The Musings of a Young Person on Thatcher

By Maelo Manning –@libdemchild

I may have been born almost 10 years after Lady Thatcher left office but I must say that I have come across her impact enough to realise that this is a person who was determined that her legacy would endure beyond her death.

My earliest memory of Thatcher is of watching news footage of the miner’s strike. I remember being horrified, at the age 4/5, at scenes of police pushing the miners; it suggested to me that the miners had done something wrong and I was baffled when I was told that they were protesting because they wanted to work.

When the Occupy movement set up camp in London I came into contact with Thatcherism again and discovered that it was her who introduced neo-liberalism into Britain. I was inspired enough to read the ‘Path to Power’ last summer and was struck by how ideologically driven Thatcher was. What I couldn’t understand was how a young person who had been through a world war and experienced a spirit of co-operation would have a strong view of individualism.

As a Liberal Democrat who believes in fairness, equality and community I find it even harder to understand Thatcher when she says in her book that, “business people have been left behind by the Liberal Party’s acceptance of collectivism.” What about non-business people?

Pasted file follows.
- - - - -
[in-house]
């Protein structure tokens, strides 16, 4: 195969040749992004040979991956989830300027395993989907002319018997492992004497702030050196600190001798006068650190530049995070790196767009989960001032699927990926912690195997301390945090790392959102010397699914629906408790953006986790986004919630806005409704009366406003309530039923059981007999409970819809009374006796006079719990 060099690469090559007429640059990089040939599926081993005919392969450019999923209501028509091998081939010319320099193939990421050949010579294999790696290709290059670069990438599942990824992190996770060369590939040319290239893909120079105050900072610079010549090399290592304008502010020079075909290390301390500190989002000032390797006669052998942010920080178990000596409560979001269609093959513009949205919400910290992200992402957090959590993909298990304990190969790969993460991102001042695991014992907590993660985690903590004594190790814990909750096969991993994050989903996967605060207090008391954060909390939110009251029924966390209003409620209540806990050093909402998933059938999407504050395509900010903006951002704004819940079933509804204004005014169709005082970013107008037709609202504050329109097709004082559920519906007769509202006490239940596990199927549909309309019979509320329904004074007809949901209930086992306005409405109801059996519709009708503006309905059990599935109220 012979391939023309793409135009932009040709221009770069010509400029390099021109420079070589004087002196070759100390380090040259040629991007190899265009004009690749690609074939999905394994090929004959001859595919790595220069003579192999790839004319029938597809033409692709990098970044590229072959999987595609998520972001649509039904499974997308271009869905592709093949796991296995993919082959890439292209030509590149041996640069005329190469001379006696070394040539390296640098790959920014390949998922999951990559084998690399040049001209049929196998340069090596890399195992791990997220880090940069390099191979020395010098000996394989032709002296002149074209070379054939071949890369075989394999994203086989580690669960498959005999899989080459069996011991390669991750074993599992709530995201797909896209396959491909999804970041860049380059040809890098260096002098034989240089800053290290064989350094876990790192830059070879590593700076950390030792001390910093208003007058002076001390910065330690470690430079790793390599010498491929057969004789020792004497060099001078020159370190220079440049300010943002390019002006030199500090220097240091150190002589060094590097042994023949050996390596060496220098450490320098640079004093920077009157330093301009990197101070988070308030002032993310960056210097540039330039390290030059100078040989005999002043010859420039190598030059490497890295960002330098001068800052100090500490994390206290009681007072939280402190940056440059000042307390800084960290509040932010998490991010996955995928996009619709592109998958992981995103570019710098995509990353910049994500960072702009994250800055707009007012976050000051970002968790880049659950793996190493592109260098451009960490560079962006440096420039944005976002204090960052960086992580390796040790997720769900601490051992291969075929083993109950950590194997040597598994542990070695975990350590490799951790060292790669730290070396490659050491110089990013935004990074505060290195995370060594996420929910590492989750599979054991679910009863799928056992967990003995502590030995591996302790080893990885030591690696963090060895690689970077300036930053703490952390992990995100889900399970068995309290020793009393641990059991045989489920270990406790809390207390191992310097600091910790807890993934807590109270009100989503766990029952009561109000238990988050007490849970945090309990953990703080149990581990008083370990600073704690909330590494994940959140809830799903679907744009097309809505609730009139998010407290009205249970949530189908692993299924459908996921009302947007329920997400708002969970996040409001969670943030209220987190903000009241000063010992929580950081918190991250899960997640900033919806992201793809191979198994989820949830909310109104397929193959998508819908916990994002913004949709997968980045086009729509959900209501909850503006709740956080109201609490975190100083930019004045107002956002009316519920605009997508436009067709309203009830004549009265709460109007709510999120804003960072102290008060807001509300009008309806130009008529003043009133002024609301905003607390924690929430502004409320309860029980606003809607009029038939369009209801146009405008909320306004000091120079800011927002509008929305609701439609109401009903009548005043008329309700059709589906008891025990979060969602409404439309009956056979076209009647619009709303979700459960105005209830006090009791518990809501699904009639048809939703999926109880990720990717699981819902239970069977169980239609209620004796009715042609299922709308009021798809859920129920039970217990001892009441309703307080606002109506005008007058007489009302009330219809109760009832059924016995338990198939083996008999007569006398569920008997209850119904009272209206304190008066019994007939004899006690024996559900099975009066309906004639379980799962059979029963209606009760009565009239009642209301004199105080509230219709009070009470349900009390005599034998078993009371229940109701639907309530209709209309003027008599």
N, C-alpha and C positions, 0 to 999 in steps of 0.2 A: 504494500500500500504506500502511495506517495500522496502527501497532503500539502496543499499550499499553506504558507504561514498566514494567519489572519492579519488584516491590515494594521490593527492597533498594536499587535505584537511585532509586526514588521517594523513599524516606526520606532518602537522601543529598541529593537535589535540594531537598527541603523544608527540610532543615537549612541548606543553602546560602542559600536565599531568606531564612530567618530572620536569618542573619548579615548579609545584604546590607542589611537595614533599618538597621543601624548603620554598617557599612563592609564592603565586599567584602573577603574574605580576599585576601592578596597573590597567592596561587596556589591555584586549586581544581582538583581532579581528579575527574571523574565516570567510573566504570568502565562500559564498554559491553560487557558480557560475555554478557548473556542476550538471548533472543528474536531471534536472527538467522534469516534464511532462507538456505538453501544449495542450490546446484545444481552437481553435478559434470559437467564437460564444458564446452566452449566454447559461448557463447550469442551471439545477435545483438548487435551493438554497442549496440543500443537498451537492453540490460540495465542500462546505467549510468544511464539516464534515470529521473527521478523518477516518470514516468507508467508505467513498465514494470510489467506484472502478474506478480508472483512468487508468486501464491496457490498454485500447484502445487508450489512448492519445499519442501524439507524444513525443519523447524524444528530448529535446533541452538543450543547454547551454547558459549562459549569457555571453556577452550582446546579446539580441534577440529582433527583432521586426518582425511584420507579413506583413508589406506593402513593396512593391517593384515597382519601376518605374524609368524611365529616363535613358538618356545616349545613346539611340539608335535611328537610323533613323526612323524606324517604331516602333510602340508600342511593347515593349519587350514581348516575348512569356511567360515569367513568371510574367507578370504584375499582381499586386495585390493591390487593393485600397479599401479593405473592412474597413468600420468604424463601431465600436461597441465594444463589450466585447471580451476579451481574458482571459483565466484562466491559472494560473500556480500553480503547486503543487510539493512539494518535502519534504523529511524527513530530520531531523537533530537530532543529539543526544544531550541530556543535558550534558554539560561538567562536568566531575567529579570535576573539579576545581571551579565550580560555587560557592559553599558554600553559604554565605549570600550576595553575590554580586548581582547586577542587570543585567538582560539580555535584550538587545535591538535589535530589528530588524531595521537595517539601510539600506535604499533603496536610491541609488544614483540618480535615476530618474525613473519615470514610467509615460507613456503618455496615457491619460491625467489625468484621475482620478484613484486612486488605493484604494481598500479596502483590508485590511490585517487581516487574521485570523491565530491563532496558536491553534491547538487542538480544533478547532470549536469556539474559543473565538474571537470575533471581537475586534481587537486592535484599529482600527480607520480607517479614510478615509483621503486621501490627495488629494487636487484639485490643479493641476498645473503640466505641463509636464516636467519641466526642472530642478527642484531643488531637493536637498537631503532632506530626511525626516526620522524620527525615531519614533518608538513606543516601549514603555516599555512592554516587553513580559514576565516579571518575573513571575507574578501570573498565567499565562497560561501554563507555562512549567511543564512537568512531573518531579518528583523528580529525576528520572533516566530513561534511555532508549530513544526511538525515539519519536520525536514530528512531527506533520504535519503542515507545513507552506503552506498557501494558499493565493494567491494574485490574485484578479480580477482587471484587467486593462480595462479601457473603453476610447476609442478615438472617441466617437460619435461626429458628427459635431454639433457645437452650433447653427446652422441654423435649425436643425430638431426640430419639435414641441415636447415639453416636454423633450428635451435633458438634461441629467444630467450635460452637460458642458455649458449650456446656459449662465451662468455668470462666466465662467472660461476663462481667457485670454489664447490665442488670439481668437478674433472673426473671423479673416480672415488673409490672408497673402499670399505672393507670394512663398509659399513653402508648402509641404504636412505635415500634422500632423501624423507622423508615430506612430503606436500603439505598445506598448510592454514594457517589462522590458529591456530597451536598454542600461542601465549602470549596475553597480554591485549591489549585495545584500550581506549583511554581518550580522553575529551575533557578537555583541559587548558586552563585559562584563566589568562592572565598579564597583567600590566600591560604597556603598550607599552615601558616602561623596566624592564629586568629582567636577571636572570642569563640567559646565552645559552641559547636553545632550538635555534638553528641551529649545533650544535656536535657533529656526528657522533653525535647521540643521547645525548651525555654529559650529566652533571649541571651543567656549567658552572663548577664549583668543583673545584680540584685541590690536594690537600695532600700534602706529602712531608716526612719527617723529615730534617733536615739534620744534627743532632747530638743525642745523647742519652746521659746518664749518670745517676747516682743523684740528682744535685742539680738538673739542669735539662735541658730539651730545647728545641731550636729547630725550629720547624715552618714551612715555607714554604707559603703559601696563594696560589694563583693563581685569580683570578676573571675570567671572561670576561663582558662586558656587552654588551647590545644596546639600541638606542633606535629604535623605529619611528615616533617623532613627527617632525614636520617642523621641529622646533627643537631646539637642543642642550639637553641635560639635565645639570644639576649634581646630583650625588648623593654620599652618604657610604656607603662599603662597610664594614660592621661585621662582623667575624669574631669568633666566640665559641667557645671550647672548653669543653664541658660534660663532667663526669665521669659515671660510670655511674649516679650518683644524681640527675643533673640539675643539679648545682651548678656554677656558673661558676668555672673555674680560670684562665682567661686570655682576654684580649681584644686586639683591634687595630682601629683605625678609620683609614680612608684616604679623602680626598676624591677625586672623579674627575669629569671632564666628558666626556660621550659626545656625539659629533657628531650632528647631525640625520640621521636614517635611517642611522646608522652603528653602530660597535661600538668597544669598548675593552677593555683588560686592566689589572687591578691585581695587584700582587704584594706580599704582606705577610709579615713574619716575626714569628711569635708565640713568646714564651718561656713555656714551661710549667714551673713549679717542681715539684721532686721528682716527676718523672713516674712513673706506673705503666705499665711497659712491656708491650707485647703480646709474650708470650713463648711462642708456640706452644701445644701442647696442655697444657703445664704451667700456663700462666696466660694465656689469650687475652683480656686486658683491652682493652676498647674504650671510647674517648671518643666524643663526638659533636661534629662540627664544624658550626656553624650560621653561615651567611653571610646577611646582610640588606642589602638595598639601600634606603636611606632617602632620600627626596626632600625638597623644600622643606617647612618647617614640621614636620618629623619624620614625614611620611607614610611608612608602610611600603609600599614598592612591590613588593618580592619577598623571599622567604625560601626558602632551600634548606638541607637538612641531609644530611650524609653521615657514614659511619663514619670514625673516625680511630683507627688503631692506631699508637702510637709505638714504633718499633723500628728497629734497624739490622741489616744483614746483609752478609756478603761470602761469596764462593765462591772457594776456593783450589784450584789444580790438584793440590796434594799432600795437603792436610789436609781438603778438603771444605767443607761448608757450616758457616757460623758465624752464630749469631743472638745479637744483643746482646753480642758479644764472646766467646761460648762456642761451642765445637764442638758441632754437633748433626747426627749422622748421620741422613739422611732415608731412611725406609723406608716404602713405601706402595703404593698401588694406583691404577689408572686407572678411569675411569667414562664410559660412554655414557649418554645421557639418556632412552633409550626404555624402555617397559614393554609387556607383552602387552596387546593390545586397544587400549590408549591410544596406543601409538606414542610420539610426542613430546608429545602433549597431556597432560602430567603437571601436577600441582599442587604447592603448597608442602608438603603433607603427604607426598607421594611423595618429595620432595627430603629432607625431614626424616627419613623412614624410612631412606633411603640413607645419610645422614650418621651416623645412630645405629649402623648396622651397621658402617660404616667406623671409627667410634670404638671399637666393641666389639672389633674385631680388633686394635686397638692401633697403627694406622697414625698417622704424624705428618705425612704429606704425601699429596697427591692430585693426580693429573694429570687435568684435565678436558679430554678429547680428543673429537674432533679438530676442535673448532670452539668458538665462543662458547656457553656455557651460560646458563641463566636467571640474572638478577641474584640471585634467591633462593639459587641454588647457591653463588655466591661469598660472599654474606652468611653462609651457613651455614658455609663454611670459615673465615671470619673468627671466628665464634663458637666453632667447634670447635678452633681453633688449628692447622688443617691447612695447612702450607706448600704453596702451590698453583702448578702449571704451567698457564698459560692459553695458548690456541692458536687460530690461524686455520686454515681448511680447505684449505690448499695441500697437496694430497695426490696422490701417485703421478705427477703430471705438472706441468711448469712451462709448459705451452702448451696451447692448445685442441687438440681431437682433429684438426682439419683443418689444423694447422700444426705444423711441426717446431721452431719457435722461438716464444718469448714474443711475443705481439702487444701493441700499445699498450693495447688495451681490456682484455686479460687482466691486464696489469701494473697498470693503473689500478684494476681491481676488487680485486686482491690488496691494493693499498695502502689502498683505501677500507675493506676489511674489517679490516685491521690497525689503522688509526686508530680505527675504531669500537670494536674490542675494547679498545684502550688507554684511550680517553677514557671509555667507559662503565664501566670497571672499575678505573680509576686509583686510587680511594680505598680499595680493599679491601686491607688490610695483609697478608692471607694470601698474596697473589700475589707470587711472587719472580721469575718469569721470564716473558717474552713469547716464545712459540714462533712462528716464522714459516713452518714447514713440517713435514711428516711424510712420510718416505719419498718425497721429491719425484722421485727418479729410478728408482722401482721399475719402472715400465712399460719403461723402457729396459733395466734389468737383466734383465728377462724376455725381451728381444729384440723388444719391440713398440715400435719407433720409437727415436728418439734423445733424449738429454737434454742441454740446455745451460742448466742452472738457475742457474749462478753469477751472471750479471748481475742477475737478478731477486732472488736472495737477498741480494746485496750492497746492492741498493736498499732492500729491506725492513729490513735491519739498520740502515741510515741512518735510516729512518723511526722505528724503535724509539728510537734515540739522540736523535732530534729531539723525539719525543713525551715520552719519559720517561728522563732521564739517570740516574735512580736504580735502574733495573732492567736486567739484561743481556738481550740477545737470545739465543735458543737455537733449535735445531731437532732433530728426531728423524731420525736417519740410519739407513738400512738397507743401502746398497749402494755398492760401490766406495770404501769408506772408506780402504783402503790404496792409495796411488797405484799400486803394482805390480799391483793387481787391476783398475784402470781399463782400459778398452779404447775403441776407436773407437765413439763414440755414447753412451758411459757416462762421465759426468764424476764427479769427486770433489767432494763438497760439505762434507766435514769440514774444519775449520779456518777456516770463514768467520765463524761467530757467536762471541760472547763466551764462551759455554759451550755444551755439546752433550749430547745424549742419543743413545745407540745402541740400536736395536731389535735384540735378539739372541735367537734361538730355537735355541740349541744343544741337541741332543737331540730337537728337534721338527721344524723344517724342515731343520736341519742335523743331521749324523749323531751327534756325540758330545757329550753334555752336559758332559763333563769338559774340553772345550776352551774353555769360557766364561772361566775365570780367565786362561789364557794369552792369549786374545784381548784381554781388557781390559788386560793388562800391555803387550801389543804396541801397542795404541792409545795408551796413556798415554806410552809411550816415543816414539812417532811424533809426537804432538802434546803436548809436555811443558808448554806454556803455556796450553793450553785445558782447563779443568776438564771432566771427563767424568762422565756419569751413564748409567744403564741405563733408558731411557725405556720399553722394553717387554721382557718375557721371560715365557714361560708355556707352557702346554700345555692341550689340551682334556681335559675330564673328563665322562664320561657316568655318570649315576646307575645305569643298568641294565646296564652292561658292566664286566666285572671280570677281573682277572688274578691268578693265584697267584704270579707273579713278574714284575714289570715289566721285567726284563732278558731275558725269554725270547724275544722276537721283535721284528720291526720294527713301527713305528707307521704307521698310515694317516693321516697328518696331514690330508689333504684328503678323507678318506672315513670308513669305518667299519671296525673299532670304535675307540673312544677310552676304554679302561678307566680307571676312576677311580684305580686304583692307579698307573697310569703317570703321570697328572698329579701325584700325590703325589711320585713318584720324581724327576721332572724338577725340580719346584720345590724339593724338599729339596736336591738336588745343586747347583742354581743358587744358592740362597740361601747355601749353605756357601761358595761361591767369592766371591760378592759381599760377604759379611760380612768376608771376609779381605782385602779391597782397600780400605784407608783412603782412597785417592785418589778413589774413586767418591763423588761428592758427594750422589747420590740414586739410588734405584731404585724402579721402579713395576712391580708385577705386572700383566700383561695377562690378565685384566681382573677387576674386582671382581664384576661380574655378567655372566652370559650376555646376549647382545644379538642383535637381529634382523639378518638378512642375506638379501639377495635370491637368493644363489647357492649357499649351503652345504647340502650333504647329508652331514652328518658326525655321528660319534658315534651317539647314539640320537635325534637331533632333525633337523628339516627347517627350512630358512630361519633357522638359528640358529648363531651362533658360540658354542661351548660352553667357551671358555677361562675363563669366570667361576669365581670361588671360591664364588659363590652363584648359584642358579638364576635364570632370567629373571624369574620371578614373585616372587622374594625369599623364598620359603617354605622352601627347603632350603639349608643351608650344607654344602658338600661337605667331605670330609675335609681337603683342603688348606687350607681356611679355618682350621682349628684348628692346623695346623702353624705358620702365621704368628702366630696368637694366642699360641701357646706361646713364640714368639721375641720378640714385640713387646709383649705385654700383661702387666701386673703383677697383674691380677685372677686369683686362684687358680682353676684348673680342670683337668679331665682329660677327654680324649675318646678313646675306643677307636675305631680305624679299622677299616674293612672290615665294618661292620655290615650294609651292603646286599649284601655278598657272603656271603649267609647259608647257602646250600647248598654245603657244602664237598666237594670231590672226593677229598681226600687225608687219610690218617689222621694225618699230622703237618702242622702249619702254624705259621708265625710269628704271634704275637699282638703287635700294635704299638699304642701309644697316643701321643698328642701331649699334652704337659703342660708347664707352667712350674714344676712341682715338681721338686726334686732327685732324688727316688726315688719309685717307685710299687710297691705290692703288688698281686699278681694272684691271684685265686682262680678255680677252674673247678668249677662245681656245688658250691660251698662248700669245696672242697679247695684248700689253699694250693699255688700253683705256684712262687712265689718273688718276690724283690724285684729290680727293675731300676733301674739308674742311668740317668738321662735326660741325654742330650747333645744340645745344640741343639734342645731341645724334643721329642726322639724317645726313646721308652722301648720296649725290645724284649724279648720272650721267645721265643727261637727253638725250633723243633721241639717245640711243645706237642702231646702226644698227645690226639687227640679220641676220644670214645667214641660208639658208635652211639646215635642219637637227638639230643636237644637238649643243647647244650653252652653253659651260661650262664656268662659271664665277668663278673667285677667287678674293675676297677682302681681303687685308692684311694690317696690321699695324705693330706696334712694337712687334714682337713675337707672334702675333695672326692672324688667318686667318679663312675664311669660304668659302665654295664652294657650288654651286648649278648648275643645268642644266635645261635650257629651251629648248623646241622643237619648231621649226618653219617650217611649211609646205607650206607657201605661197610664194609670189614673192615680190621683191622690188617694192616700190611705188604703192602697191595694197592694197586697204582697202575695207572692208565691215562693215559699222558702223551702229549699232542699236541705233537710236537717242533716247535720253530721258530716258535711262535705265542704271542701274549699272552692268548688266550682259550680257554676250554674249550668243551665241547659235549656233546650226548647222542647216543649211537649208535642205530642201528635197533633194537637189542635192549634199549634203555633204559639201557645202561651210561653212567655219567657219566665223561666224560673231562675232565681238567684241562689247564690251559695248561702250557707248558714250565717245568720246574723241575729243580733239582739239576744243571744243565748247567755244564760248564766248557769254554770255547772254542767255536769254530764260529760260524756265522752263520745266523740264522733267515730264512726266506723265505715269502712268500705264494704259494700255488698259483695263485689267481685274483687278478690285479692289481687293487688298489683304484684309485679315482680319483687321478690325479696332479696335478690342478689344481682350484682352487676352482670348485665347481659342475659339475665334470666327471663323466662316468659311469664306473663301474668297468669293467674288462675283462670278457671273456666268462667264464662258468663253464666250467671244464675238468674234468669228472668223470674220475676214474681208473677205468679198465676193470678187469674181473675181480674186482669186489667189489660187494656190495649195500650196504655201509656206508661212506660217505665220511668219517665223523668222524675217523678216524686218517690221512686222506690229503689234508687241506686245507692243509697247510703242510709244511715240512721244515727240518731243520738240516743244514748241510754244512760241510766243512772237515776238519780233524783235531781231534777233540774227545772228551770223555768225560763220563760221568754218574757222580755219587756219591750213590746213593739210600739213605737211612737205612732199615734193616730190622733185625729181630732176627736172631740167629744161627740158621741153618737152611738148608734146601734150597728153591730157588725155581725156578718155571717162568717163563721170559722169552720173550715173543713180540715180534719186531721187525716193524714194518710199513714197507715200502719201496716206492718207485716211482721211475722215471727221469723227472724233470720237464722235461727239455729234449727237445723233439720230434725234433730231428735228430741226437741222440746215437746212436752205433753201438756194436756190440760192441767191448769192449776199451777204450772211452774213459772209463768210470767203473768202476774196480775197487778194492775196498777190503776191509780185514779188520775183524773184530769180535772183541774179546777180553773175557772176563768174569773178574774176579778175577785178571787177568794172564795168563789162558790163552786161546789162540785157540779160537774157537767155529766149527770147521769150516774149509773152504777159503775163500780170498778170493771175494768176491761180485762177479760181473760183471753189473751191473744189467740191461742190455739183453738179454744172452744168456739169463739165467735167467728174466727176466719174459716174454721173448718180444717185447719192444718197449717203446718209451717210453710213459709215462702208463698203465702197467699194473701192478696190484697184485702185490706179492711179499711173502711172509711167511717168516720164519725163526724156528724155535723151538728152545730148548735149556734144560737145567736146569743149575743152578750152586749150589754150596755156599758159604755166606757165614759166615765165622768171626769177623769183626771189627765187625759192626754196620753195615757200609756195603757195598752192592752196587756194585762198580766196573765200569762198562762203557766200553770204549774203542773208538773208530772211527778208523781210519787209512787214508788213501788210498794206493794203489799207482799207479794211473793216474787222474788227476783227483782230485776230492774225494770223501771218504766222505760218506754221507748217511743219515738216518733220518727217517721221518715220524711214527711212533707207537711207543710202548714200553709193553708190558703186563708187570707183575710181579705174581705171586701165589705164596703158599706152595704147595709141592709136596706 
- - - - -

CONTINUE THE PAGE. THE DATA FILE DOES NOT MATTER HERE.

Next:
I have this theory that only people who have studied social sciences should be allowed to become Prime Ministers. Science is factual and there is usually or close to an exact answer; Thatcher studied science.

Politics requires an understanding of people and their relationship to work and consumerism. I think that Thatcher believed so strongly in the free market that she forced every situation to fit into that box.

Take right–to-buy, for instance, property ownership is central to neo-liberalism but Thatcher didn’t think about the negative aspects of selling off council houses. If she had maybe we wouldn’t have children living below the breadline in B&Bs.

Nationalism seems to be a weapon that Thatcher used a lot to get people to believe in what she was doing but being British was all about having a strong free market. She is even credited with saving Britain from being the ‘sick man’ of Europe.